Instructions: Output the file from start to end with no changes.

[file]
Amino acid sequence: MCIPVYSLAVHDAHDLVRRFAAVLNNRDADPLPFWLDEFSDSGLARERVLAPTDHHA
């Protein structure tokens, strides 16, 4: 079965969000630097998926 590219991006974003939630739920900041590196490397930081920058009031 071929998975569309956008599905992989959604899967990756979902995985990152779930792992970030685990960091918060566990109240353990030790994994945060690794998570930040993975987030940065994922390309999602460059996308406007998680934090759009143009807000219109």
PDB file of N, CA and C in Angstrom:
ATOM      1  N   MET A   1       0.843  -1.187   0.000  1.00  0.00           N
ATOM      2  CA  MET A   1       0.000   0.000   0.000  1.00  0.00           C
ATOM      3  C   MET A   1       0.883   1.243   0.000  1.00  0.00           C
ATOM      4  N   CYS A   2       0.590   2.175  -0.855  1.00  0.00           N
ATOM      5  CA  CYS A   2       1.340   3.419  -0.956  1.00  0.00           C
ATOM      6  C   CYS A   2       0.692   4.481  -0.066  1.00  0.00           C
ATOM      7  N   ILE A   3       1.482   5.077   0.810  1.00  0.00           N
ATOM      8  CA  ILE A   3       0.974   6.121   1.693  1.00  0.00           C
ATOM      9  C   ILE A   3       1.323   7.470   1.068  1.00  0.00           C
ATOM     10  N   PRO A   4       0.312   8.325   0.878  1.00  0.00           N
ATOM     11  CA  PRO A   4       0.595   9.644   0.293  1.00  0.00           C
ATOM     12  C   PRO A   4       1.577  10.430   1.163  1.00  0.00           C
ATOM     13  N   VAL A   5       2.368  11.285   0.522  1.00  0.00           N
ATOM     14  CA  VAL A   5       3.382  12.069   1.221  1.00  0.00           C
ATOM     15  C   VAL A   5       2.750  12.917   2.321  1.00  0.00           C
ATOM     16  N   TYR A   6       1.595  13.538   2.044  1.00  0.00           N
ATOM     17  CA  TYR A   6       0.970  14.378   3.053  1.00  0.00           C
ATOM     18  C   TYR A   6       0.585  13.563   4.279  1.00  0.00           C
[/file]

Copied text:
Amino acid sequence: MCIPVYSLAVHDAHDLVRRFAAVLNNRDADPLPFWLDEFSDSGLARERVLAPTDHHA
């Protein structure tokens, strides 16, 4: 079965969000630097998926 590219991006974003939630739920900041590196490397930081920058009031 071929998975569309956008599905992989959604899967990756979902995985990152779930792992970030685990960091918060566990109240353990030790994994945060690794998570930040993975987030940065994922390309999602460059996308406007998680934090759009143009807000219109």
PDB file of N, CA and C in Angstrom:
ATOM      1  N   MET A   1       0.843  -1.187   0.000  1.00  0.00           N
ATOM      2  CA  MET A   1       0.000   0.000   0.000  1.00  0.00           C
ATOM      3  C   MET A   1       0.883   1.243   0.000  1.00  0.00           C
ATOM      4  N   CYS A   2       0.590   2.175  -0.855  1.00  0.00           N
ATOM      5  CA  CYS A   2       1.340   3.419  -0.956  1.00  0.00           C
ATOM      6  C   CYS A   2       0.692   4.481  -0.066  1.00  0.00           C
ATOM      7  N   ILE A   3       1.482   5.077   0.810  1.00  0.00           N
ATOM      8  CA  ILE A   3       0.974   6.121   1.693  1.00  0.00           C
ATOM      9  C   ILE A   3       1.323   7.470   1.068  1.00  0.00           C
ATOM     10  N   PRO A   4       0.312   8.325   0.878  1.00  0.00           N
ATOM     11  CA  PRO A   4       0.595   9.644   0.293  1.00  0.00           C
ATOM     12  C   PRO A   4       1.577  10.430   1.163  1.00  0.00           C
ATOM     13  N   VAL A   5       2.368  11.285   0.522  1.00  0.00           N
ATOM     14  CA  VAL A   5       3.382  12.069   1.221  1.00  0.00           C
ATOM     15  C   VAL A   5       2.750  12.917   2.321  1.00  0.00           C
ATOM     16  N   TYR A   6       1.595  13.538   2.044  1.00  0.00           N
ATOM     17  CA  TYR A   6       0.970  14.378   3.053  1.00  0.00           C
ATOM     18  C   TYR A   6       0.585  13.563   4.279  1.00  0.00           C